If you’re a current subscriber, log in below. If you would like to subscribe, please click the subscribe tab above.
Username and Password Help
I am probably the only person who would write a story about advertisements. So, you remember how excited we were when the first television sets came out? I remember the first one I saw it was an Emerson with the round picture tube. If you had one today, hard to tell what it would be worth. Well, it was not long before RCA, Sylvania, Philco, Admiral, and several more became popular. Each had to have its own antenna. The rooftops looked like Star Wars. How many chimneys were torn off by antennas?
So, do you remember the great shows we had? How about You Are There, narrated by Walter Cronkite? The Bob Cummings Show, Mr. Ed, Fibber McGee and Molly, Dennis the Menace, The Thin Man, Dragnet, Badge 214. Yes, early television was great and exciting. Television invented TV dinners and destroyed the small movie houses. Then, there seemed to be a lull in the glamour of television programming. People were going back to the movie houses and playing more outdoor games. A few of them I remember quite well.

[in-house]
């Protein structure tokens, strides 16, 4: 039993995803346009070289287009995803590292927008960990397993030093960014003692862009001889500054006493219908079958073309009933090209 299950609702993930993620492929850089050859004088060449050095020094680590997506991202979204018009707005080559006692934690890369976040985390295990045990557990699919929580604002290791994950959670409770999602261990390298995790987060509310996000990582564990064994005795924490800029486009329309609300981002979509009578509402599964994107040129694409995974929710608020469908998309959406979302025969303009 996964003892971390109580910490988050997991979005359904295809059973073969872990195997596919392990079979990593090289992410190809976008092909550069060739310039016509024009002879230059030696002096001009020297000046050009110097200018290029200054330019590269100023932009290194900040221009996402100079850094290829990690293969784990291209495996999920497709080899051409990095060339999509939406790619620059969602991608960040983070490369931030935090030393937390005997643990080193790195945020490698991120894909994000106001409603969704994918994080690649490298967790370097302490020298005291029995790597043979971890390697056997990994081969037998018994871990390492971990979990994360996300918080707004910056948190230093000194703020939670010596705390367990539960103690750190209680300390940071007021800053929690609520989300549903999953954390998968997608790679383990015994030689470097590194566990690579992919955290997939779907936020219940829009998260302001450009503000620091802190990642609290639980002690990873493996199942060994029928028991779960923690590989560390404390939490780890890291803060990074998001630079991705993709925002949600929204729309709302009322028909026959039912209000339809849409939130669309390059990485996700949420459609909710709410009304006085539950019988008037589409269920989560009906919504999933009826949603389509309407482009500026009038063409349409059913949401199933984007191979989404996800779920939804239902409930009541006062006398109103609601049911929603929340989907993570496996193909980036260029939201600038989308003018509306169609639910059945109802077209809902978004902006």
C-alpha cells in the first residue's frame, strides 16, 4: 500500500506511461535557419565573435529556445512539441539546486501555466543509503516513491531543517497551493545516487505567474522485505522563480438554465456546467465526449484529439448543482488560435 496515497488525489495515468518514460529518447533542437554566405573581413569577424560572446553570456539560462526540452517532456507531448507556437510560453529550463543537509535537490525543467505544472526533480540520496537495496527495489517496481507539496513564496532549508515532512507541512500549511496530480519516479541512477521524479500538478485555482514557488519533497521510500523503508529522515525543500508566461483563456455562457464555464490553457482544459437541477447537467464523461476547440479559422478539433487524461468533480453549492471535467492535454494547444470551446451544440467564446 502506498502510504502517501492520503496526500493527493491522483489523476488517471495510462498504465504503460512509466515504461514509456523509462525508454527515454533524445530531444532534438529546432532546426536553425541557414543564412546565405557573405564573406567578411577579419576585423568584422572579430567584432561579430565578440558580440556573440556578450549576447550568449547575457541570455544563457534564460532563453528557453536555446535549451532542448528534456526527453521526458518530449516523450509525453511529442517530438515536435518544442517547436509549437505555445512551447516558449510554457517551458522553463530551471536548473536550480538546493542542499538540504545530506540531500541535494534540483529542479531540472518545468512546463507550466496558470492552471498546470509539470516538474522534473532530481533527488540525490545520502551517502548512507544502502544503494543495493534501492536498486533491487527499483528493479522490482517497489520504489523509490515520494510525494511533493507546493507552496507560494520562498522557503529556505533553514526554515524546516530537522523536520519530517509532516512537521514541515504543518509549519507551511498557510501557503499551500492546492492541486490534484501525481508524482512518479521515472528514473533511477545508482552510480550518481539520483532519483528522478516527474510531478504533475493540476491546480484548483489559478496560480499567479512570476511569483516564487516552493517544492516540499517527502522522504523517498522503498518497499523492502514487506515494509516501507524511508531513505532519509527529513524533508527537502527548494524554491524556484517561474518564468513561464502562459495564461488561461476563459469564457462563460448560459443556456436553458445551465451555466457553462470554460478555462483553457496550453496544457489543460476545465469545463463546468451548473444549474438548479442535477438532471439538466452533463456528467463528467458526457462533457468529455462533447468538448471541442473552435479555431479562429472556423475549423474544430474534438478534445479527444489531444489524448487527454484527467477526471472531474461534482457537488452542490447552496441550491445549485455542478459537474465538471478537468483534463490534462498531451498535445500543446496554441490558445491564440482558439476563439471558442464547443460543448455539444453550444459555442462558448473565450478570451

It was a time when McDonalds still had the golden arches extending from front to rear of the building. So here comes this All-American family of mom, dad, and two kids. A boy and a girl 9 and 11-year-olds. Mom and Dad dressed in knee shorts with colorful shirts, the kids dressed likewise. They order and now comes the young waiter with a tray full of food. Dad hands the boy a bill and is picking up the tray to leave when the cashier says, “your change sir.” Now here stands the father with the food tray in his hand with this quizzical look on his face which seems to be saying, “What all this and change too?” The advertisement is saying one, a neat wholesome family, the ultimate in economy, a pleasant surprise, America at it’s best. To my mind the best advertisement ever.
Then, how about the Teaberry gum advertisement. You have this stiff and proper Buckingham Palace Guard who will not be extracted for any reason on earth. But somebody give him a stick of teaberry gum and he goes into the teaberry shuffle. Ok, How about Alka Seltzer ad? You have this over stuffed party goer sitting, holding his stomach and saying, “I can’t believe I ate the whole thing. “Then, on the Lawrence Welk Show and the 19–20-year-old girl in shirt and slacks advertising Dodge cars. She is the epitome of grace and vibrance. How about see the USA in your Chevrolet – sort of All-American. Huh.
Yup, there was a time when the advertisements were as enjoyable as the show. So, what do I watch most of the time? The History Channel and Willie’s Road House Music.
-Contributed by Bill Lewis